Have you ever wanted to see a movie and yet been afraid to watch it?
It’s an interesting feeling — the allure of a film that should be very good and entertaining, but the anticipation is tainted by fear that I may have an uncomfortable experience. Not that I feel the movie may be bad, but that it could be so good that it makes you a different person after watching it.
As a child I held this fear about many horror movies. From A Nightmare on Elm Street to Hellraiser II, I was scared of what the movie might contain. But as I grew up it wasn’t horror movies that scared me; it was stories about people, and movies that may hold up a mirror and force me to look deep inside myself.
In 2012 the film I feared watching most was This Is 40.
On the surface that may seem absolutely silly. After all, what is there to fear about a comedy, especially a spin off to the easy, breezy stoner sex romp Knocked Up?
The problem lies entirely in coincidence. This is 40 was released in the holiday season of 2012, a time in which those numbers — 4 – 0 — loomed large in my future. This entire review series is a retrospective of my 40 years of watching films, but it ends with me being forced to say, “So… this is 40.”
More, this movie was written and directed by Judd Apatow, best known for his 2005 comedy, The 40-Year-Old Virgin. Though I had watched a few episodes of his TV series Freaks and Geeks, it was through Virgin that I became aware of Apatow’s work.
Clearly he was a funny writer; The 40-Year-Old Virgin had me laughing out loud throughout. But despite being funny and raunchy, there was something about the film that felt real and true. Andy, the sexually-challenged obsessive toy collector played by Steve Carrell, may have been a caricature, but he was also sweet and earnest. By the end of the film he’d gone from wanting sex to wanting true love, and the audience rooted for him. More, his friends all seemed to have more realistic problems; one constantly cheats on his girlfriend, another is obsessed with his ex.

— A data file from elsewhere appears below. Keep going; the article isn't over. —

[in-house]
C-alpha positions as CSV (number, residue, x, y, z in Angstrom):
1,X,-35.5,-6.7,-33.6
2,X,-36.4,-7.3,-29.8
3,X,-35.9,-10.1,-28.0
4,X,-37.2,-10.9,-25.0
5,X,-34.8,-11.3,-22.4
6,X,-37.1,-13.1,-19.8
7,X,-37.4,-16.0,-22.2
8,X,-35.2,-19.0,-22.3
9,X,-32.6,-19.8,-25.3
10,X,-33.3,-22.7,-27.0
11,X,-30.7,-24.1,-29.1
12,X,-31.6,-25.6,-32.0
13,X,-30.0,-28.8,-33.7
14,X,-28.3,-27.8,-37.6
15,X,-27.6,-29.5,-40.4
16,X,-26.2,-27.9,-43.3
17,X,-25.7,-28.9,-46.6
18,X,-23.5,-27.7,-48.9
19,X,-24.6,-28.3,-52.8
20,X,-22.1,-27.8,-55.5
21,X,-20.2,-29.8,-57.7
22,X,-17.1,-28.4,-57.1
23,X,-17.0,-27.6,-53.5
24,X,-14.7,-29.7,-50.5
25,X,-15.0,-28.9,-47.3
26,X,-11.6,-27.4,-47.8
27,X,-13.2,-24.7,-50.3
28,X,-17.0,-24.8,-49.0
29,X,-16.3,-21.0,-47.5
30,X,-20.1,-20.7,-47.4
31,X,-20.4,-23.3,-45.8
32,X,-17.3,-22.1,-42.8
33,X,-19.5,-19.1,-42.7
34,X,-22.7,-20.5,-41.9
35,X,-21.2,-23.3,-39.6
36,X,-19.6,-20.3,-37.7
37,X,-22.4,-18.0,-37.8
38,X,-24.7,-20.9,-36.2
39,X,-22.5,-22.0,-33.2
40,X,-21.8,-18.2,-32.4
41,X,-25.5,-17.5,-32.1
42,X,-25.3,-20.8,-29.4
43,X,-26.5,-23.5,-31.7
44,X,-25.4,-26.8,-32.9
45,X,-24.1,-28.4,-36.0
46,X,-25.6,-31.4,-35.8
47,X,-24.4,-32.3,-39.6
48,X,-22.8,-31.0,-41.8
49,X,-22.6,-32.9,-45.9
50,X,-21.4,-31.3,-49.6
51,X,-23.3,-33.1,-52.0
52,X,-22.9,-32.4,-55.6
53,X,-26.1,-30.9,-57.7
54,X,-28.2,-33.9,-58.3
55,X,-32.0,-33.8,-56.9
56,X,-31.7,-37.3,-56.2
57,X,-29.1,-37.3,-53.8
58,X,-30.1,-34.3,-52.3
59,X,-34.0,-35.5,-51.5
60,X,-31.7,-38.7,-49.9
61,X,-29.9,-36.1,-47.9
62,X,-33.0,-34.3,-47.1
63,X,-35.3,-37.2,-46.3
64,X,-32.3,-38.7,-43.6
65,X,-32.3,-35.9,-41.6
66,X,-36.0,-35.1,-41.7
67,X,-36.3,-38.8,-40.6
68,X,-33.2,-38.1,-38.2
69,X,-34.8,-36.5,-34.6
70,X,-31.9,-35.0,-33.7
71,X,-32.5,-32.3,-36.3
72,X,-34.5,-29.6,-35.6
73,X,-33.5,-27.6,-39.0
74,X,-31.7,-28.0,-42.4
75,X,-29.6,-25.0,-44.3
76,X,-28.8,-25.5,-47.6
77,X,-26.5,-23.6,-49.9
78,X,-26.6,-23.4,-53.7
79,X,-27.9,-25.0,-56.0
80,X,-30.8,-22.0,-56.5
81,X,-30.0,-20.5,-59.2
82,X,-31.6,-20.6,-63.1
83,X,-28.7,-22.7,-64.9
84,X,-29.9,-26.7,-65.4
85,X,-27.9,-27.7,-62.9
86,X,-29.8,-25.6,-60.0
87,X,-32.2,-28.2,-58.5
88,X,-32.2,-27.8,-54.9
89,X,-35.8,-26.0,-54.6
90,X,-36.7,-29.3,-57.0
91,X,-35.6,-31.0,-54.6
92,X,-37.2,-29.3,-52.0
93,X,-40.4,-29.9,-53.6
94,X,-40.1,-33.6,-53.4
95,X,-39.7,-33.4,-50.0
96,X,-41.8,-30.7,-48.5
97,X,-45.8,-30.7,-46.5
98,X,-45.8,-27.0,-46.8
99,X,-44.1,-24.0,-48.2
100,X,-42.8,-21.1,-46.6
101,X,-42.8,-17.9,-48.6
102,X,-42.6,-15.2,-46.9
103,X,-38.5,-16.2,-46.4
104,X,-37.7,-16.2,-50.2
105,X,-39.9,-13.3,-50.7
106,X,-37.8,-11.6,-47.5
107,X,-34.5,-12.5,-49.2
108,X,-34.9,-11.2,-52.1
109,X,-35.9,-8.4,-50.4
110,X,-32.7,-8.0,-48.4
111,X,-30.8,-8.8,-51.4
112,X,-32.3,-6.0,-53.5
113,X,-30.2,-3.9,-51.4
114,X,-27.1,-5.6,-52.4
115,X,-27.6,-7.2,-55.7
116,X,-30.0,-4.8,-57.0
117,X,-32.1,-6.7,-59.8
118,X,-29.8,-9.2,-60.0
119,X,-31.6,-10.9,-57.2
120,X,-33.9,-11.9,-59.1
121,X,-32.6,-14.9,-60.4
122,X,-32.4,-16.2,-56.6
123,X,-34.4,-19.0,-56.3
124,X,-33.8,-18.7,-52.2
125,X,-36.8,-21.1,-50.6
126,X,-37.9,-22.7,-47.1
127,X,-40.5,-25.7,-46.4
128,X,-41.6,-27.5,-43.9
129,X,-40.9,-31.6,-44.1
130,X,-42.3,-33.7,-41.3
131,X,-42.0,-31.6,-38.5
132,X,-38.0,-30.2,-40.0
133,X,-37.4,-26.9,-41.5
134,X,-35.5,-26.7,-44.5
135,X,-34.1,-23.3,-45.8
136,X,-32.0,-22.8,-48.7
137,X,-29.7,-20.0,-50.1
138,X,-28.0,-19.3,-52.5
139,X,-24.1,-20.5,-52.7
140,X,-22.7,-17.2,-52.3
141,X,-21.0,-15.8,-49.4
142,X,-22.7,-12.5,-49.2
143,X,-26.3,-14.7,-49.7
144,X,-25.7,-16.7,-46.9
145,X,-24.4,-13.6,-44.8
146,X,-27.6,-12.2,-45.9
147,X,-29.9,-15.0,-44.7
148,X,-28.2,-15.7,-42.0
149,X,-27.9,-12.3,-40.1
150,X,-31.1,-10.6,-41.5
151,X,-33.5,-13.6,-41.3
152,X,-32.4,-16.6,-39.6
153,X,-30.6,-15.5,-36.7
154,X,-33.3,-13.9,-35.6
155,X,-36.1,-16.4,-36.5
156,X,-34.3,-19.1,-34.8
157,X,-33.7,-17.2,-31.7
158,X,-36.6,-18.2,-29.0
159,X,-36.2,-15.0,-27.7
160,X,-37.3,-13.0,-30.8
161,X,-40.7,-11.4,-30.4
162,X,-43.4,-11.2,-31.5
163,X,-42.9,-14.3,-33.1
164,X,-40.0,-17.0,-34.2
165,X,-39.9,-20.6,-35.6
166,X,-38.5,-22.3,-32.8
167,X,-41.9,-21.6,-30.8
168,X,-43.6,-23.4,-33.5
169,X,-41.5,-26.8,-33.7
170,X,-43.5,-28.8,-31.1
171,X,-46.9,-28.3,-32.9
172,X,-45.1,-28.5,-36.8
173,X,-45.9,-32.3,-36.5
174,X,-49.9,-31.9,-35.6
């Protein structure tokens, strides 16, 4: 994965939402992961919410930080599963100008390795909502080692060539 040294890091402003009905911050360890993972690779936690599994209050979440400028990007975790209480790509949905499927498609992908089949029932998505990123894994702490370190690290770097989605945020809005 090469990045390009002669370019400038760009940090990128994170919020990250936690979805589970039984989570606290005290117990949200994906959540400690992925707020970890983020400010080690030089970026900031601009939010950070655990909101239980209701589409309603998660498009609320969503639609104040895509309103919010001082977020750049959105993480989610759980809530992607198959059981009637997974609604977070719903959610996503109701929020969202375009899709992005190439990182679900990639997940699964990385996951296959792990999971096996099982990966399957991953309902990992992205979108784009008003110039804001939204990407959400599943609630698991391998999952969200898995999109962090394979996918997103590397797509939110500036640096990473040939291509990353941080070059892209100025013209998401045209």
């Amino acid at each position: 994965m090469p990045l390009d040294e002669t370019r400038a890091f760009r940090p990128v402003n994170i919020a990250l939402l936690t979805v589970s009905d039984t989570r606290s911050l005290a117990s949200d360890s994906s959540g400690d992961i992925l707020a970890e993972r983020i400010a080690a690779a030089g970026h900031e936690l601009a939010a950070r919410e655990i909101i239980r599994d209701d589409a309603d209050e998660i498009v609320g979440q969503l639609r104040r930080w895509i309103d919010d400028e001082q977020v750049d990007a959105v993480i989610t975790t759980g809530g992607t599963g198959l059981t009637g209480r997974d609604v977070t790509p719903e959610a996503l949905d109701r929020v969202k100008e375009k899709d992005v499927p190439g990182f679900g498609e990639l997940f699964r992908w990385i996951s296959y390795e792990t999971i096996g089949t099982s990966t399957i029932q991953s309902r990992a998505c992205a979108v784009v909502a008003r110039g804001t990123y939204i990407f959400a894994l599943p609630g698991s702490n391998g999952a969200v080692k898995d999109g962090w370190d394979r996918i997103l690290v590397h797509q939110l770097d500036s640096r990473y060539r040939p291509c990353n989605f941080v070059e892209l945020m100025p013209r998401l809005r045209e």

This combination of heart and humor became Apatow’s trademark, and while I didn’t feel his follow-up films Knocked Up and Funny People reached the heights of The 40-Year-Old Virgin, they both were films with a human story surrounded by comedy. Even the films Apatow produced, but didn’t direct or write, often followed that pattern, with Superbad, Forgetting Sarah Marshall, Wanderlust, and The Five-Year Engagement all being character studies as well as comedies.
It was specifically Funny People that made me fear This is 40 the most. That film featured Adam Sandler as a comedian dying of leukemia. While the movie pulled several punches and most of the jokes didn’t hit (like any 21st Century Sandler film), it showed a dramatic weight and had several moments that tugged at the heartstrings and made me contemplate my own death — what would I do if I became terminally ill at a still relatively young age?